N & E
Napoleon & Empire

Jean-Andoche Junot

Duke of Abrantes


Arms of Jean-Andoche Junot (1771-1813)

Jean-Andoche Junot was born on September 24, 1771 in Bussy-le-Grand, near Alésia in Burgundy, into a bourgeois family. The son of a judge (according to certain sources), he was a law student in Dijon when the Revolution broke out. A student who appeared intelligent but lazy and turbulent. Also, after having dabbled in administration, the young Junot enlisted as soon as the volunteer battalions were created in September 1791.

Junot's destiny was tied at the siege of Toulon. Napoleon Bonaparte noticed this young sergeant there, nicknamed the Tempest by his comrades for his crazy recklessness. The two men sympathized. Junot became Bonaparte's secretary and attached to his destiny. He shared the dark hours that followed for his leader on 9 Thermidor but took advantage of his fortune after the 13 Vendémiaire. He was then, and for a long time to come, his best friend.

Becoming Napoleon Bonaparte's first aide-de-camp in Italy, Junot distinguished himself at Millesimo and Lonato. He is named colonel.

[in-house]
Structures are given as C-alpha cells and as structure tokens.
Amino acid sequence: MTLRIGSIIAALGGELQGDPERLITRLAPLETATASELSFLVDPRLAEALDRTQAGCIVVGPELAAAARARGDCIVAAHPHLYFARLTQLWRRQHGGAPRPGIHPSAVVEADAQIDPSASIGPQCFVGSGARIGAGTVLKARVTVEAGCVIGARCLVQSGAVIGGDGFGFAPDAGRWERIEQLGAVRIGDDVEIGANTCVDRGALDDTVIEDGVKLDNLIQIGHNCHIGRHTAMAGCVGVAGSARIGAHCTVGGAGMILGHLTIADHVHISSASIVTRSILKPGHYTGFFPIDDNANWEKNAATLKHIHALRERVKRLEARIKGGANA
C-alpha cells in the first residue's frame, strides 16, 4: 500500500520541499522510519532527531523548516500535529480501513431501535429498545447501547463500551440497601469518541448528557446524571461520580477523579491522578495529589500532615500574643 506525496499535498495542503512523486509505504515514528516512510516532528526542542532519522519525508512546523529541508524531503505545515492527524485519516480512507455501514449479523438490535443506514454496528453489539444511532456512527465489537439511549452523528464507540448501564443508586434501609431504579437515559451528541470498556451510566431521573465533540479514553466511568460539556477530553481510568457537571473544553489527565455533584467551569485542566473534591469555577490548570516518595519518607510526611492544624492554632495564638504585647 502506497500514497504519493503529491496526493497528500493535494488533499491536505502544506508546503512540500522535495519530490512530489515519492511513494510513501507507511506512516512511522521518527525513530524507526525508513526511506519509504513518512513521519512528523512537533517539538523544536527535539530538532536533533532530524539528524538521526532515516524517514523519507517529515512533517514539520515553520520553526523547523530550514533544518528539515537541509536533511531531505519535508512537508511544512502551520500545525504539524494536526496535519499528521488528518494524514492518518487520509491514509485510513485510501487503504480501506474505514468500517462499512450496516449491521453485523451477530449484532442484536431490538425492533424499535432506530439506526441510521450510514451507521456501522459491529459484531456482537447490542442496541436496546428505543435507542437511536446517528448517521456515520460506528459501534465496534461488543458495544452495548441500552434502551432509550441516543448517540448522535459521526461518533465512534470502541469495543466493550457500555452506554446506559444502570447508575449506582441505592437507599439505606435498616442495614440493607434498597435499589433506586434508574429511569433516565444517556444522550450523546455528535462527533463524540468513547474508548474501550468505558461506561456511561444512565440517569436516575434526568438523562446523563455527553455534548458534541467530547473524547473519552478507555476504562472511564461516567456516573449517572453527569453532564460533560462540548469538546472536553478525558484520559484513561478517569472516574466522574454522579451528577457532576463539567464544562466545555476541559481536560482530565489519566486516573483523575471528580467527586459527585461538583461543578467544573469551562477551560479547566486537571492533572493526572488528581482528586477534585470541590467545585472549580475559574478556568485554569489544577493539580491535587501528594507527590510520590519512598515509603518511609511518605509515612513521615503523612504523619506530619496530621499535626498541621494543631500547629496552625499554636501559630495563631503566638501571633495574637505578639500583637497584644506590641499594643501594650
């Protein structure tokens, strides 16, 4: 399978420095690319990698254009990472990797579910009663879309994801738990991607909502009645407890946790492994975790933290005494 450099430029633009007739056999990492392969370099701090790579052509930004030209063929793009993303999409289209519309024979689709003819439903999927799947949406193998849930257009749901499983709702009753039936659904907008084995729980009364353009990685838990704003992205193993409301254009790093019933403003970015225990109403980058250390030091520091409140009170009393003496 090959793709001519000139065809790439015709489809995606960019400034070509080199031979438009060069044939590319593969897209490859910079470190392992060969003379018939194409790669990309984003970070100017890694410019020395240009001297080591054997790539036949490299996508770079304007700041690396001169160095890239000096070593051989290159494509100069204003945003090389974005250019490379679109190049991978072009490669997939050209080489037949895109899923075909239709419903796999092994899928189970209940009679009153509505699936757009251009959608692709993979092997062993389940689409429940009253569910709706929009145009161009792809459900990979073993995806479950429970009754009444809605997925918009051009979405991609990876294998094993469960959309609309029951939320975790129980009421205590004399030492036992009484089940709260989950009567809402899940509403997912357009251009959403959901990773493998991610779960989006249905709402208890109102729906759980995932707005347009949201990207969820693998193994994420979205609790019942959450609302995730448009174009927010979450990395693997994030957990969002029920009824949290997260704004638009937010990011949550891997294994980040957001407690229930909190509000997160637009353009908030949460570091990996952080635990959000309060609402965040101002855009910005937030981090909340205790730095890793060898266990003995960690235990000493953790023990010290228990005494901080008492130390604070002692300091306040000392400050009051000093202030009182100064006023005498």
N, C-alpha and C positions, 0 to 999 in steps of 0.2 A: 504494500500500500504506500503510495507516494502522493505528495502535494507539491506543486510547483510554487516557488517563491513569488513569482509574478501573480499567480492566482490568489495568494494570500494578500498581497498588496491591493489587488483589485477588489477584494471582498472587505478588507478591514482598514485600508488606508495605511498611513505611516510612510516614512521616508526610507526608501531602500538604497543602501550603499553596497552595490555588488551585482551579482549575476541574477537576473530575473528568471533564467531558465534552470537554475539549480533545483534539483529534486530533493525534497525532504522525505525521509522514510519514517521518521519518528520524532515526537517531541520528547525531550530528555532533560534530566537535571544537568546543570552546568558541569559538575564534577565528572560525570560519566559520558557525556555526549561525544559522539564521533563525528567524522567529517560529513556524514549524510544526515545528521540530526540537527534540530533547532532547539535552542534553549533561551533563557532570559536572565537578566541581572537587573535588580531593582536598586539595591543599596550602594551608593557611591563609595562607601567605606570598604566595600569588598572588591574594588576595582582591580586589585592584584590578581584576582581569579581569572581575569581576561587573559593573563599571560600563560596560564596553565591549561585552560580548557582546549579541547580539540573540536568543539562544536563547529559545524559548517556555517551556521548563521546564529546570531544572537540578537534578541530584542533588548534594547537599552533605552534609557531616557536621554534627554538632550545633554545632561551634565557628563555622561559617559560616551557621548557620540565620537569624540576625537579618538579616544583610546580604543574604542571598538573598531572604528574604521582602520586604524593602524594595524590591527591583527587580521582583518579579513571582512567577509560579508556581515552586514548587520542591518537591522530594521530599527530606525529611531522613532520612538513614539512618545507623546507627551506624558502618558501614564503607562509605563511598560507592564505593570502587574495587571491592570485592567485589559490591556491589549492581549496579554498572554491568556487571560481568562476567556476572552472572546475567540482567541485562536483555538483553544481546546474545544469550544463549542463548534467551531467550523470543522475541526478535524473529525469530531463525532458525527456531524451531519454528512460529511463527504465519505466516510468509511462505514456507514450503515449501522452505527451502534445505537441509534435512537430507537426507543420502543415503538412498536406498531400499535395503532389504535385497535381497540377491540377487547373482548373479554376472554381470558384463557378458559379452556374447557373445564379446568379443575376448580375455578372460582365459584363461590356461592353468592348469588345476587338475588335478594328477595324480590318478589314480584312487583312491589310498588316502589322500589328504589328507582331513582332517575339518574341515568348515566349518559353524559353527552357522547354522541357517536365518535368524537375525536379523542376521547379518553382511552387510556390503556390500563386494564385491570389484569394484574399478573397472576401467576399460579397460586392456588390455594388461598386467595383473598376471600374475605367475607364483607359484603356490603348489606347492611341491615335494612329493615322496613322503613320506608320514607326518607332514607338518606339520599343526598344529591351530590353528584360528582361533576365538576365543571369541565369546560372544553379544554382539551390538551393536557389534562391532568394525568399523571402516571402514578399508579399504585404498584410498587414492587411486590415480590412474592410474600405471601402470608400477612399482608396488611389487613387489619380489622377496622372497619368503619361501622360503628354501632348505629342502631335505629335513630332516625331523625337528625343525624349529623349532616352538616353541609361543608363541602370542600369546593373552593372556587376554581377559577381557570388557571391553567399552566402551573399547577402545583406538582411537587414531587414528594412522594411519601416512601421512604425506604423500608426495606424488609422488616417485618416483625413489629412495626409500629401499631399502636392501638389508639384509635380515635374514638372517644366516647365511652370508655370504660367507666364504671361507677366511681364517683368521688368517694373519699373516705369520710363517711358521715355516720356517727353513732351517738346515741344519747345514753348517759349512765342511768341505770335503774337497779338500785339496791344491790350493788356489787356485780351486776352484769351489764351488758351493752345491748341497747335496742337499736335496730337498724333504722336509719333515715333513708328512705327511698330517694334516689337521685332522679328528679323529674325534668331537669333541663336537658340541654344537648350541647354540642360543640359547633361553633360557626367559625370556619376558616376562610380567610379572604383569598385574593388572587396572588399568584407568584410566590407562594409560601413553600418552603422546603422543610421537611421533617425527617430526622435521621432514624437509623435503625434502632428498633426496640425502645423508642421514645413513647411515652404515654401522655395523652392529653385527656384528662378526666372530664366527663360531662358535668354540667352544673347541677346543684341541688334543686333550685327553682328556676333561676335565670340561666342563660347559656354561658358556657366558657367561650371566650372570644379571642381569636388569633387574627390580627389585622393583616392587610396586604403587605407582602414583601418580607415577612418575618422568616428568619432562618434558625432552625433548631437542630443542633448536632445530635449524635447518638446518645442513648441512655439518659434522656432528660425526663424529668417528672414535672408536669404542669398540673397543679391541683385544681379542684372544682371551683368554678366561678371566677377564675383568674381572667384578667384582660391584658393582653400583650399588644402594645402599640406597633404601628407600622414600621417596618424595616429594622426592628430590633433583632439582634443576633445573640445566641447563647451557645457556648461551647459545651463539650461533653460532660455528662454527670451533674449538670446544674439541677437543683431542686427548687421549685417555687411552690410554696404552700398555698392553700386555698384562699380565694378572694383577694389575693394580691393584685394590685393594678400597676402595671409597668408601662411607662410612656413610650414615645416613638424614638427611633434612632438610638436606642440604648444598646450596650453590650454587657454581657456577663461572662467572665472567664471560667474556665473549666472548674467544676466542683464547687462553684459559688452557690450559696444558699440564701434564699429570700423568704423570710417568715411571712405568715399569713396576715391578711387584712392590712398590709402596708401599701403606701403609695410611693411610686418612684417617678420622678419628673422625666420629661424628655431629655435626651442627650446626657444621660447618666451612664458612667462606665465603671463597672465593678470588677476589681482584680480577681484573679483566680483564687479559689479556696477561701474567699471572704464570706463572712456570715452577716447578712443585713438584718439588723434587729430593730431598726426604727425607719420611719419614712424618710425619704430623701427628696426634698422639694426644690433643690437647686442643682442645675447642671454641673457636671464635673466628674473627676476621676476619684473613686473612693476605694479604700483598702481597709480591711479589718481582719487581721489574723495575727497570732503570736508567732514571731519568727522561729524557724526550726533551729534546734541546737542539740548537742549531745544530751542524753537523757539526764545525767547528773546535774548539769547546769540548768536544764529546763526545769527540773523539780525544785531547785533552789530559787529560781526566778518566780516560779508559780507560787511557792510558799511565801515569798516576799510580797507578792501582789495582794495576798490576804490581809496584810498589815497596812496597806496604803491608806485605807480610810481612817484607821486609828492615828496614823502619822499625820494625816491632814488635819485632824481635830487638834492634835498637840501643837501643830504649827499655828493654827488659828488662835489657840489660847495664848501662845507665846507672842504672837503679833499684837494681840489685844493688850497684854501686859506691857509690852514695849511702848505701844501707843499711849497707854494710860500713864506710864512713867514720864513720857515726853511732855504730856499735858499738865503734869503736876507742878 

In iEgypt, during the siege of Saint-Jean d'Acre, he justified his recent promotion to the rank of brigadier general with an exploit. On August 8, 1799, with his 500 men, Junot stopped, near Nazareth, an army of 25,000 Turks sent to help the besieged.

Napoleon Bonaparte couldn't bring Junot back with him from Egypt. However, he quickly called him back, but Junot only finally landed in France on June 14, 1800, after being captured by the English during his return trip. The coup d'état of 18 Brumaire had passed and it was too late to participate in the second Italian campaign.

Junot, however, was immediately appointed governor of Paris (July 27, 1800). He married Miss Laure Martin de Permon (August 30) and was promoted to division general in 1801. The disorderly behavior he then began to indulge in worried the First Consul Napoleon Bonaparte. So much so that in 1804 he did not include him in the list of his marshals. Junot, surprised and disappointed, let his discontent emerge which earned him a golden exile as ambassador to Portugal (March 1805).